The Online Encyclopedia and Dictionary







With regard to living things, a body is the integral physical material of an individual, and contrasts with soul, personality and behavior. In some contexts, a superficial element of a body, such as hair may be regarded as not a part of it, even while attached. The same is true of excretable substances, such as stool, both while residing in the body and afterwards. Plants composed of more than one cell are not normally regarded as possessing a body.

"Body" often is used in connection with appearance, health issues and death. The body of a dead person is also called a corpse (human) or cadaver. The dead bodies of vertebrate animals and insects are sometimes called carcasses.

The human body consists of a head, neck, trunk, two arms, two legs and the genitals of the groin, which differ between males and females.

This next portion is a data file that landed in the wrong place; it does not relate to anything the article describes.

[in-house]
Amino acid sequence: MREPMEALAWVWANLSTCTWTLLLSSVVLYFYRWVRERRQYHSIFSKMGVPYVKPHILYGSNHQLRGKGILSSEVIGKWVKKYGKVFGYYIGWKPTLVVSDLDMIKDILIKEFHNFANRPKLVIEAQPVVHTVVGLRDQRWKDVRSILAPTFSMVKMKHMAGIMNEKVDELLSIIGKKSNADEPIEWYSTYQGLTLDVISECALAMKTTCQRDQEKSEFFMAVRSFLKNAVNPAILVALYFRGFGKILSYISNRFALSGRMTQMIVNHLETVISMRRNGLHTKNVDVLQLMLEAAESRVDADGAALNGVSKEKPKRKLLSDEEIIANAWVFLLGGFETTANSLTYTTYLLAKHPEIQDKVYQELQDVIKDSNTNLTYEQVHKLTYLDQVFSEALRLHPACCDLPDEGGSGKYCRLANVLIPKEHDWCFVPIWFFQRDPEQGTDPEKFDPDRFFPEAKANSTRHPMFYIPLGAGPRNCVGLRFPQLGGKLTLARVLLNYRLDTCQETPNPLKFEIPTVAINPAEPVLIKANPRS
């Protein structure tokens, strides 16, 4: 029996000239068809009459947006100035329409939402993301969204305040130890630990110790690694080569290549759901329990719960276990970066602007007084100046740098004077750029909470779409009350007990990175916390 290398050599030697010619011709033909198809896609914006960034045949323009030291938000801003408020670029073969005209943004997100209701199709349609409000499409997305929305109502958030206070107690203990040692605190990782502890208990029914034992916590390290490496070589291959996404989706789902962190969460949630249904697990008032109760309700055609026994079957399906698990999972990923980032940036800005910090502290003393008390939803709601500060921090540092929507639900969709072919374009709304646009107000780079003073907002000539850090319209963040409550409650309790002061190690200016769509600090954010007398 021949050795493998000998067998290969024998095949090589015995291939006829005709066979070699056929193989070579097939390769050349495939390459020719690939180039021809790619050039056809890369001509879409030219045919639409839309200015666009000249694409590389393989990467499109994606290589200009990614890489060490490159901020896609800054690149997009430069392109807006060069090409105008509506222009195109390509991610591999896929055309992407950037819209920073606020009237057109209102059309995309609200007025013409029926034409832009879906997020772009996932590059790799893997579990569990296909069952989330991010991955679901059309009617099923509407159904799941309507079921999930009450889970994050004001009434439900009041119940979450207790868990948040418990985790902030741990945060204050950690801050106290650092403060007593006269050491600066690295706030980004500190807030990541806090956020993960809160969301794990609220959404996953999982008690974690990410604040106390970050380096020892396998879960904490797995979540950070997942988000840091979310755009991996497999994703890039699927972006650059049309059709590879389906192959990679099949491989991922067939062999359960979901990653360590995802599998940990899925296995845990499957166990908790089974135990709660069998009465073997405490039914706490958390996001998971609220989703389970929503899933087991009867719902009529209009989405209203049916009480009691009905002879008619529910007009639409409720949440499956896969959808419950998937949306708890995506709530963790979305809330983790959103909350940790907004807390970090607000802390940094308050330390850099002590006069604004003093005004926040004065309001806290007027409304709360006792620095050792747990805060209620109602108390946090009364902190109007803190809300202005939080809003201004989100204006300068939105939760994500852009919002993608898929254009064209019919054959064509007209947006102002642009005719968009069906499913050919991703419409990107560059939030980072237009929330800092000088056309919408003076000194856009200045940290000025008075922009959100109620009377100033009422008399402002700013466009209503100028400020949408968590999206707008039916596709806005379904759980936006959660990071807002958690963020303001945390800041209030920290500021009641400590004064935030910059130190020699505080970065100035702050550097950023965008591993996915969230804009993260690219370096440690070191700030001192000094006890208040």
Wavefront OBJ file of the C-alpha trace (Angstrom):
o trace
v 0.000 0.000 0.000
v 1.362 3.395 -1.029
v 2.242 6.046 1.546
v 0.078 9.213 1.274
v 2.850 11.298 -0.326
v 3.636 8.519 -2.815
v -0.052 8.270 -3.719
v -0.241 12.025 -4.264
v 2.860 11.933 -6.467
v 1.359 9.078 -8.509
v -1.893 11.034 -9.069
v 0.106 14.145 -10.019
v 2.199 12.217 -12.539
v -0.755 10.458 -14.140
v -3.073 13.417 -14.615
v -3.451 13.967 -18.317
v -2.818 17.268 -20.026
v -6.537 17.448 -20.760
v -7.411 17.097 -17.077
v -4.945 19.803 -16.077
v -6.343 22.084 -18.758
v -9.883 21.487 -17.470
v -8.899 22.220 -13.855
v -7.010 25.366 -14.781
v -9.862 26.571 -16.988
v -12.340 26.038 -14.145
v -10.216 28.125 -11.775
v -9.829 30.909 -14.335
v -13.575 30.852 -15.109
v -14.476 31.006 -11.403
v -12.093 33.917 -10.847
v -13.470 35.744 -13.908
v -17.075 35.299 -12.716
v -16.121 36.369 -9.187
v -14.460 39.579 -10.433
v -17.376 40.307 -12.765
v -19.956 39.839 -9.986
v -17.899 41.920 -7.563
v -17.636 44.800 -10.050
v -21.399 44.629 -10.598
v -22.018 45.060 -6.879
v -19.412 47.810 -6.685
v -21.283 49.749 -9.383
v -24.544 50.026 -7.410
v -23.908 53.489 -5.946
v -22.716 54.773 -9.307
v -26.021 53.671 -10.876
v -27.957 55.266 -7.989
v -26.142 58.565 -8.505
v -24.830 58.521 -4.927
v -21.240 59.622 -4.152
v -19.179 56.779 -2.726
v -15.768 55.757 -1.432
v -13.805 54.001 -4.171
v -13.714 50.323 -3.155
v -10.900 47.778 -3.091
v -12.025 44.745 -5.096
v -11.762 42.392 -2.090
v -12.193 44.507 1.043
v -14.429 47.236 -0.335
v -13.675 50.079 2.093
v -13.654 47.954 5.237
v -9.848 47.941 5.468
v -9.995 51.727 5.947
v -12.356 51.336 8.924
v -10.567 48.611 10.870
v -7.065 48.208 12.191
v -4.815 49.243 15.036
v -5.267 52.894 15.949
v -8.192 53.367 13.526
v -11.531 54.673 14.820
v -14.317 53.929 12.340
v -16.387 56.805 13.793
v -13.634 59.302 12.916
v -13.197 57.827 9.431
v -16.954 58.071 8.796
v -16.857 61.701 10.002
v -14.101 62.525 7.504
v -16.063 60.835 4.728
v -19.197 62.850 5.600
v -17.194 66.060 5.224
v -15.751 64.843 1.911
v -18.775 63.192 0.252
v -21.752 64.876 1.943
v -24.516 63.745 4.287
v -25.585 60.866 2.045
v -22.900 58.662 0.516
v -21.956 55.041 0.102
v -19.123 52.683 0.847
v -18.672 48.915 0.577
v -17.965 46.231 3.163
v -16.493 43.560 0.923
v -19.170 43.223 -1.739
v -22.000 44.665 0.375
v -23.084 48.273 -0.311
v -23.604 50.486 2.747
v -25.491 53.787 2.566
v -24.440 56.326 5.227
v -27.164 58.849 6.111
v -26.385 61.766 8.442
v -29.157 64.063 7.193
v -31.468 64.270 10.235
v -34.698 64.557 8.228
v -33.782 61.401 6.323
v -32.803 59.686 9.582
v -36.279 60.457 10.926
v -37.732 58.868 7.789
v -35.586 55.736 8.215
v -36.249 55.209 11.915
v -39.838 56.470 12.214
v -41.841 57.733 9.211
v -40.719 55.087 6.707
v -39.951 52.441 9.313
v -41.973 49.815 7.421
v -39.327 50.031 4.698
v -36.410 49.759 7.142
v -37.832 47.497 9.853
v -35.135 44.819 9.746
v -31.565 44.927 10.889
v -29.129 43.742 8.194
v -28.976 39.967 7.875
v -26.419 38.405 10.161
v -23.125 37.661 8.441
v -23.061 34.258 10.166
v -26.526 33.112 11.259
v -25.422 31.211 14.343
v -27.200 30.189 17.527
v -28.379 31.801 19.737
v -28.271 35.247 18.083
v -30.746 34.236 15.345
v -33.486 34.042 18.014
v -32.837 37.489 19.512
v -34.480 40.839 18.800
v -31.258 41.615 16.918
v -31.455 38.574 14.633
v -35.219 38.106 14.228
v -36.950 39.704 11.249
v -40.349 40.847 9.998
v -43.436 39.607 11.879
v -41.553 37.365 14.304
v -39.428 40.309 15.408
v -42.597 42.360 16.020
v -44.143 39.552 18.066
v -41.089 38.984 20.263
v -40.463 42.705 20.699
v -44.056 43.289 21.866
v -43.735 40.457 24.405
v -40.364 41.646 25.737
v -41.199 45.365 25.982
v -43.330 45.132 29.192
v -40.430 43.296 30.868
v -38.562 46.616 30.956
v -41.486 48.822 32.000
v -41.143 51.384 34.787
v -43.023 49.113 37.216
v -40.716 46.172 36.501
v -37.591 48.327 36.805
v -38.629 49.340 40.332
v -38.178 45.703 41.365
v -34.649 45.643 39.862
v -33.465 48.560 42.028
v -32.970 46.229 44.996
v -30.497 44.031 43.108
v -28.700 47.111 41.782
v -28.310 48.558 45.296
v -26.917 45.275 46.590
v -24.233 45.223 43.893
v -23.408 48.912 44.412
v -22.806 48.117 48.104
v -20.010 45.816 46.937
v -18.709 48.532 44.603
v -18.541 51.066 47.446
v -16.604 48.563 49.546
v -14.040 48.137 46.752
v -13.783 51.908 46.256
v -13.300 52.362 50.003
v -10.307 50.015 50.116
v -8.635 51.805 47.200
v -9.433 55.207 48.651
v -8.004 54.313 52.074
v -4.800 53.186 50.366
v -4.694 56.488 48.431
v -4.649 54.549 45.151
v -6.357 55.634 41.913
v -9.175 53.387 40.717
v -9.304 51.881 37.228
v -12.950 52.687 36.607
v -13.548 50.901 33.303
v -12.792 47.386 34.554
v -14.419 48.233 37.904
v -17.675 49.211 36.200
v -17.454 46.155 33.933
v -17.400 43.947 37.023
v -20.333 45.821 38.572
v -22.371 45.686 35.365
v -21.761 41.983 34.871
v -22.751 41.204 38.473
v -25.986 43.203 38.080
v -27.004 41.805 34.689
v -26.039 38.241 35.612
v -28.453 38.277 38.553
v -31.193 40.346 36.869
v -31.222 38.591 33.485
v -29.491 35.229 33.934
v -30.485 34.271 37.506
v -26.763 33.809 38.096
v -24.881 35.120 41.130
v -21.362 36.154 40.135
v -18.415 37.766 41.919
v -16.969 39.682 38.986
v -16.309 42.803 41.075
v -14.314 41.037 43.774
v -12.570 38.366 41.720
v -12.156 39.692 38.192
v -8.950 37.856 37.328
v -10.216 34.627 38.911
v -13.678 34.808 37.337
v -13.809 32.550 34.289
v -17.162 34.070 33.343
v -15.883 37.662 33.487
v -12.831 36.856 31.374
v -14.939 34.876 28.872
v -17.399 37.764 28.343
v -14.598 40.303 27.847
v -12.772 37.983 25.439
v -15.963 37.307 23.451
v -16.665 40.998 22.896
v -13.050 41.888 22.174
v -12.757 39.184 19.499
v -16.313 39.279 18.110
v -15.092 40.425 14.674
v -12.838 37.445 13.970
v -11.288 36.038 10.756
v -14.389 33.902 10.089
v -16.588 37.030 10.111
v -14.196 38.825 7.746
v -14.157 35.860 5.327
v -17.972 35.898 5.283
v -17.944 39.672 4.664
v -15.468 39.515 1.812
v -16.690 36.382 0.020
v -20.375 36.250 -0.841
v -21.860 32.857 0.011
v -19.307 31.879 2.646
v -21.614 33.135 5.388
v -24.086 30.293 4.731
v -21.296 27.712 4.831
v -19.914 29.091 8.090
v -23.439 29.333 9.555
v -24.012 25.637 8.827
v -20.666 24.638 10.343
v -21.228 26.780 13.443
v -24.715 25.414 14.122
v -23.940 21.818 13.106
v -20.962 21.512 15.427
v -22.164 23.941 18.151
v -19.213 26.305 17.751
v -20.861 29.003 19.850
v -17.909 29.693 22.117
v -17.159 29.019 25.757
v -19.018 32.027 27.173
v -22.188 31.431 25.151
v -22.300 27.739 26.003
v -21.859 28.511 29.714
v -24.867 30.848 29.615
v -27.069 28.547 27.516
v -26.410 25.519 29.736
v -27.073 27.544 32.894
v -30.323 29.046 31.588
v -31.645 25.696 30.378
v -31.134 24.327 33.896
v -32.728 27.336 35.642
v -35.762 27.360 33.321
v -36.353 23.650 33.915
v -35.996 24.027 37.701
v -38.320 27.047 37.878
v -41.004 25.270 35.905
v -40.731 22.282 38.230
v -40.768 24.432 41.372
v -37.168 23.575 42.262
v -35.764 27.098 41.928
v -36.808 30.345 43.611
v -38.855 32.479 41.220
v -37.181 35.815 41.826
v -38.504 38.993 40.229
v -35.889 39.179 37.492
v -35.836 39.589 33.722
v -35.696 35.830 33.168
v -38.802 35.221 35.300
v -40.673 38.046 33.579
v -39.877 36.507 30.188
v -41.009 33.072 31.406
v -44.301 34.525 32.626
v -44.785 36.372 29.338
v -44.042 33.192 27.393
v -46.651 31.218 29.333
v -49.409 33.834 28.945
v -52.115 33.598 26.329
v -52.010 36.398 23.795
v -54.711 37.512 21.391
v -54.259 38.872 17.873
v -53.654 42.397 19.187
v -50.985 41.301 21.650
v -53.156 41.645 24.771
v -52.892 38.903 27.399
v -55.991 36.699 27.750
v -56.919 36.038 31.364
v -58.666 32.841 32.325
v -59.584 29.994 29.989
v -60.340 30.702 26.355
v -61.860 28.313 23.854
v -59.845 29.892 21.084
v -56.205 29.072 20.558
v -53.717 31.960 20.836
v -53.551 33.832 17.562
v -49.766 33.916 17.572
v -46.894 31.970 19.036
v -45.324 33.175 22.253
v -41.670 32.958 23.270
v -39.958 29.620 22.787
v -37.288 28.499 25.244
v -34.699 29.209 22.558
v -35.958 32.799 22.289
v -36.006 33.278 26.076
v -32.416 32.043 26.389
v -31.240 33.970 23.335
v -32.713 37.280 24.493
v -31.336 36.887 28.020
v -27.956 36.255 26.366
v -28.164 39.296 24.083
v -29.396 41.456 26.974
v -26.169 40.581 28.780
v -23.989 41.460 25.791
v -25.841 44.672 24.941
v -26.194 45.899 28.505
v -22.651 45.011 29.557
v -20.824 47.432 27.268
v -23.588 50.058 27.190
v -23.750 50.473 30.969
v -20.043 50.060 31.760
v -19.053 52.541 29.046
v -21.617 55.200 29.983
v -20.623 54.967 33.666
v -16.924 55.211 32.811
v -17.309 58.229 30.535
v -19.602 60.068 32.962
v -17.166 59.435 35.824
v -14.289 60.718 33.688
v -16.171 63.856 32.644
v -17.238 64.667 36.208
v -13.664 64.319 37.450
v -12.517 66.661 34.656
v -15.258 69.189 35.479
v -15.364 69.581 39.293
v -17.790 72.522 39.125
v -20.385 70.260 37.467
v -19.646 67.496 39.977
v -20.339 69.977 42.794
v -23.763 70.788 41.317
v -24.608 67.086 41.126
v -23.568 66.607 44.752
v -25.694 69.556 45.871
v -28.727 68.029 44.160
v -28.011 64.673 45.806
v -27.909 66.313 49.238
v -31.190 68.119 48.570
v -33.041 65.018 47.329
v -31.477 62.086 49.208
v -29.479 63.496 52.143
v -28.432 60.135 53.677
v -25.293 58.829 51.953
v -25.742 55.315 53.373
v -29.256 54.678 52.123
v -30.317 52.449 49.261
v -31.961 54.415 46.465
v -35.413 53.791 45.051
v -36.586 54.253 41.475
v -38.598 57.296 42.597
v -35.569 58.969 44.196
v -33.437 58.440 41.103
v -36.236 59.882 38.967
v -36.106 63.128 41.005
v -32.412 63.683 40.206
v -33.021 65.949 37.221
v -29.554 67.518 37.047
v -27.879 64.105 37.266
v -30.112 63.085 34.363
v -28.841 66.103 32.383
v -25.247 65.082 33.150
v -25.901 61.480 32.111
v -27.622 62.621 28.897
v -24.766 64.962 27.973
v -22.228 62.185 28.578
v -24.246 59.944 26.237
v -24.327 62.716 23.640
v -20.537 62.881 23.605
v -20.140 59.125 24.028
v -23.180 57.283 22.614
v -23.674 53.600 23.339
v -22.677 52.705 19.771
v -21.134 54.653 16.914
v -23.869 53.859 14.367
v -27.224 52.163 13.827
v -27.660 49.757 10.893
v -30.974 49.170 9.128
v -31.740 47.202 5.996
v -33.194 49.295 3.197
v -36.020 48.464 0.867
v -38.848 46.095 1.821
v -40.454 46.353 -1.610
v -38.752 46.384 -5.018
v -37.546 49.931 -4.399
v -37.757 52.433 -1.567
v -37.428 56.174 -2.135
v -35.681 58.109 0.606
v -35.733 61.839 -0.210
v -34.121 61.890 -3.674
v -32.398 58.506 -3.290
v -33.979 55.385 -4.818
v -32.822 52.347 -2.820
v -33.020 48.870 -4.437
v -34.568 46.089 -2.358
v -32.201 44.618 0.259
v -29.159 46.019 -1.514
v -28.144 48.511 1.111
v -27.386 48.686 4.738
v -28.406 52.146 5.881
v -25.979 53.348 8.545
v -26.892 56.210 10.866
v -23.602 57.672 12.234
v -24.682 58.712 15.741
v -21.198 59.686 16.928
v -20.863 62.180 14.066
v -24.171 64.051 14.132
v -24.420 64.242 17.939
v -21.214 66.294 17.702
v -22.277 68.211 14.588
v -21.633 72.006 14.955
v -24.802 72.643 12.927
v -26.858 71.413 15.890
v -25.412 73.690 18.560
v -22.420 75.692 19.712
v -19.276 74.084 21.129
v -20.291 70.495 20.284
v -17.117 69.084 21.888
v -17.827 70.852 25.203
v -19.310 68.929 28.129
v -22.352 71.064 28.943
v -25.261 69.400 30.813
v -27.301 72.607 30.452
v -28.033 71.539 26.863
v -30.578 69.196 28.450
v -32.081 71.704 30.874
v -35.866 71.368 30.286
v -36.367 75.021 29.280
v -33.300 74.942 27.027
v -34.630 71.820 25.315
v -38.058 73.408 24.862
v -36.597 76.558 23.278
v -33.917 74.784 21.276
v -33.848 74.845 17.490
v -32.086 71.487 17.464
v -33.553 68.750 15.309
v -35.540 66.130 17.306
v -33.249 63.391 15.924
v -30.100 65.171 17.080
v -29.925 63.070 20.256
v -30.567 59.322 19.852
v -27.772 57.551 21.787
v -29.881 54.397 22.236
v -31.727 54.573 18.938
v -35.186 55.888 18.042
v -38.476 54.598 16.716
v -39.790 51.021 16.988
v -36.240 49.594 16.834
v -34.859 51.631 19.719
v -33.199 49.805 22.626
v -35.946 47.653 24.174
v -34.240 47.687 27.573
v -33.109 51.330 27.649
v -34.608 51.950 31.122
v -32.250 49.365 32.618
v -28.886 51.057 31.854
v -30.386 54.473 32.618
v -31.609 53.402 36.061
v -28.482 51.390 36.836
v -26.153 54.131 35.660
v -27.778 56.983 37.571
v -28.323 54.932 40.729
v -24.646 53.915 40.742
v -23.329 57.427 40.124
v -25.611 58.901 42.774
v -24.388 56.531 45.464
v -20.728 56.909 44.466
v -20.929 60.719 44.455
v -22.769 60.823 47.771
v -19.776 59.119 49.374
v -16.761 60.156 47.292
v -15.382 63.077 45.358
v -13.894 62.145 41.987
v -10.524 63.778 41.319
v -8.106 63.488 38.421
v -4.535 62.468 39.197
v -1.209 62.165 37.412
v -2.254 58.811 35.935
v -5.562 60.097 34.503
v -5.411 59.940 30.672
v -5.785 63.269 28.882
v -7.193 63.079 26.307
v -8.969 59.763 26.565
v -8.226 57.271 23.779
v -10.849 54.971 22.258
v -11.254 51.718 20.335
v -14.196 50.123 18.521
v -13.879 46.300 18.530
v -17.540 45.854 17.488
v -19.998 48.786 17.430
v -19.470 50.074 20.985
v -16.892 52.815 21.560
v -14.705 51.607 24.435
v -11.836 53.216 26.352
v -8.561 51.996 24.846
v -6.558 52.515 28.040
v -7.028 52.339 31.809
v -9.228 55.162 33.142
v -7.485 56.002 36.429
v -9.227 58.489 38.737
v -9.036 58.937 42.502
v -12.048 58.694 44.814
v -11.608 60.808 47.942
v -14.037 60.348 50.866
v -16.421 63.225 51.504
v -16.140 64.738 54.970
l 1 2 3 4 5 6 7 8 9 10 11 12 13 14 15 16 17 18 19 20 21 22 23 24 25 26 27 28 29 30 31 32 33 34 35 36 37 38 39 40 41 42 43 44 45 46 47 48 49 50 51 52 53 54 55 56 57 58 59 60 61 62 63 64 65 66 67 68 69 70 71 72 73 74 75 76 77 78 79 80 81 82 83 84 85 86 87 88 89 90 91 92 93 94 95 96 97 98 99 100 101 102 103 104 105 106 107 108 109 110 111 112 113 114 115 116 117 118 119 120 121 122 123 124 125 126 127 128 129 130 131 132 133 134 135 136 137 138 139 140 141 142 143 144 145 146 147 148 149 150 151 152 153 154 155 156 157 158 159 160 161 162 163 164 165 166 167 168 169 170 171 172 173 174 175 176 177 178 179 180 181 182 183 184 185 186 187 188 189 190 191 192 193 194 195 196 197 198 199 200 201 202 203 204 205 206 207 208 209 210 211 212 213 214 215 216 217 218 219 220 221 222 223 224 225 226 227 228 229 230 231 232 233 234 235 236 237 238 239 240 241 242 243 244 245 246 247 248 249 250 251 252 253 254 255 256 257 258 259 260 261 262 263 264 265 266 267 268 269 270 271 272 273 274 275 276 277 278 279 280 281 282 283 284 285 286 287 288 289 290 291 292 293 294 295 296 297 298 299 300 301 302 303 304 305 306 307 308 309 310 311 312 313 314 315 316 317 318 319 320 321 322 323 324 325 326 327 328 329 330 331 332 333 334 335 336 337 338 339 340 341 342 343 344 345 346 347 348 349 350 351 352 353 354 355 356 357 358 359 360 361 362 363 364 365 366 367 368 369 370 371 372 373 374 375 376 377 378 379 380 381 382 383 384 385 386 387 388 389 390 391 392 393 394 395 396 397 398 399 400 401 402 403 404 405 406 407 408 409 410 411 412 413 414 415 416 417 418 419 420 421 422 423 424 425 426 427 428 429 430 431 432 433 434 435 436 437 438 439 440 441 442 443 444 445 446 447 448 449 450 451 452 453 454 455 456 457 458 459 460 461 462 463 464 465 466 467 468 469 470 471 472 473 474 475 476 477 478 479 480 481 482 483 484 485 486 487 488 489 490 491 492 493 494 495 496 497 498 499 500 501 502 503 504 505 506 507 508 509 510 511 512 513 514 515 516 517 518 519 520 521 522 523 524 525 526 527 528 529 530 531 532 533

The study of the working of a body is anatomy.

A body is also a held-together collection or group of physical objects or abstract ideas, and in particular an organisation. The whole is of more than the sum of the individual members.


Injury is damage or harm caused to the structure or function of the body caused by an outside agent or force, which may be physical or chemical.

See also


  • Corpse: Nature, Forensics, and the Struggle to Pinpoint Time of Death by Jessica Snyder Sachs (ISBN 0738207713)

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